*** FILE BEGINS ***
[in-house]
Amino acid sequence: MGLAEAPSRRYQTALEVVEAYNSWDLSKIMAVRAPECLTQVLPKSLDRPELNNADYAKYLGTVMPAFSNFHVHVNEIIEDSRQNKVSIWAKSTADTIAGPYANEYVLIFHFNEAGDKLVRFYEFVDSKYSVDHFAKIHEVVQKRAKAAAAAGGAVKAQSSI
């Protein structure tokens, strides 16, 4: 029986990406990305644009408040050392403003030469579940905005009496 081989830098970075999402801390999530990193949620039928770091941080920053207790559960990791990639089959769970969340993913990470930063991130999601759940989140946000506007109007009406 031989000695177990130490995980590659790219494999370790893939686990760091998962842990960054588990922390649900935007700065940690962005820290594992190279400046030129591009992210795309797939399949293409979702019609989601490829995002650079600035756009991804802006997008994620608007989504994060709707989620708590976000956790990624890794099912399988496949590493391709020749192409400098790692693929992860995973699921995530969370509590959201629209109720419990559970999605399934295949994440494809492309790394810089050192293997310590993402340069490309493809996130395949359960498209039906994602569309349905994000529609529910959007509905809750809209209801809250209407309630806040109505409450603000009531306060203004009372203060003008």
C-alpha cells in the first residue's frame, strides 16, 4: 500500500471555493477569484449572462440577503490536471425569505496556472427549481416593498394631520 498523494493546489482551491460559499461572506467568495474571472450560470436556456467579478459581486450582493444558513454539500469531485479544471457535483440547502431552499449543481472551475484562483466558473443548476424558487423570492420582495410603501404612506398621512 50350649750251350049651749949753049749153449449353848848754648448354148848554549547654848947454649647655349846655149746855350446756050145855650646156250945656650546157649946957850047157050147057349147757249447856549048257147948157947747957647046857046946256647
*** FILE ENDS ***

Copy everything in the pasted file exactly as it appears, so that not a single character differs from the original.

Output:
[in-house]
Amino acid sequence: MGLAEAPSRRYQTALEVVEAYNSWDLSKIMAVRAPECLTQVLPKSLDRPELNNADYAKYLGTVMPAFSNFHVHVNEIIEDSRQNKVSIWAKSTADTIAGPYANEYVLIFHFNEAGDKLVRFYEFVDSKYSVDHFAKIHEVVQKRAKAAAAAGGAVKAQSSI
């Protein structure tokens, strides 16, 4: 029986990406990305644009408040050392403003030469579940905005009496 081989830098970075999402801390999530990193949620039928770091941080920053207790559960990791990639089959769970969340993913990470930063991130999601759940989140946000506007109007009406 031989000695177990130490995980590659790219494999370790893939686990760091998962842990960054588990922390649900935007700065940690962005820290594992190279400046030129591009992210795309797939399949293409979702019609989601490829995002650079600035756009991804802006997008994620608007989504994060709707989620708590976000956790990624890794099912399988496949590493391709020749192409400098790692693929992860995973699921995530969370509590959201629209109720419990559970999605399934295949994440494809492309790394810089050192293997310590993402340069490309493809996130395949359960498209039906994602569309349905994000529609529910959007509905809750809209209801809250209407309630806040109505409450603000009531306060203004009372203060003008």
C-alpha cells in the first residue's frame, strides 16, 4: 500500500471555493477569484449572462440577503490536471425569505496556472427549481416593498394631520 498523494493546489482551491460559499461572506467568495474571472450560470436556456467579478459581486450582493444558513454539500469531485479544471457535483440547502431552499449543481472551475484562483466558473443548476424558487423570492420582495410603501404612506398621512 50350649750251350049651749949753049749153449449353848848754648448354148848554549547654848947454649647655349846655149746855350446756050145855650646156250945656650546157649946957850047157050147057349147757249447856549048257147948157947747957647046857046946256647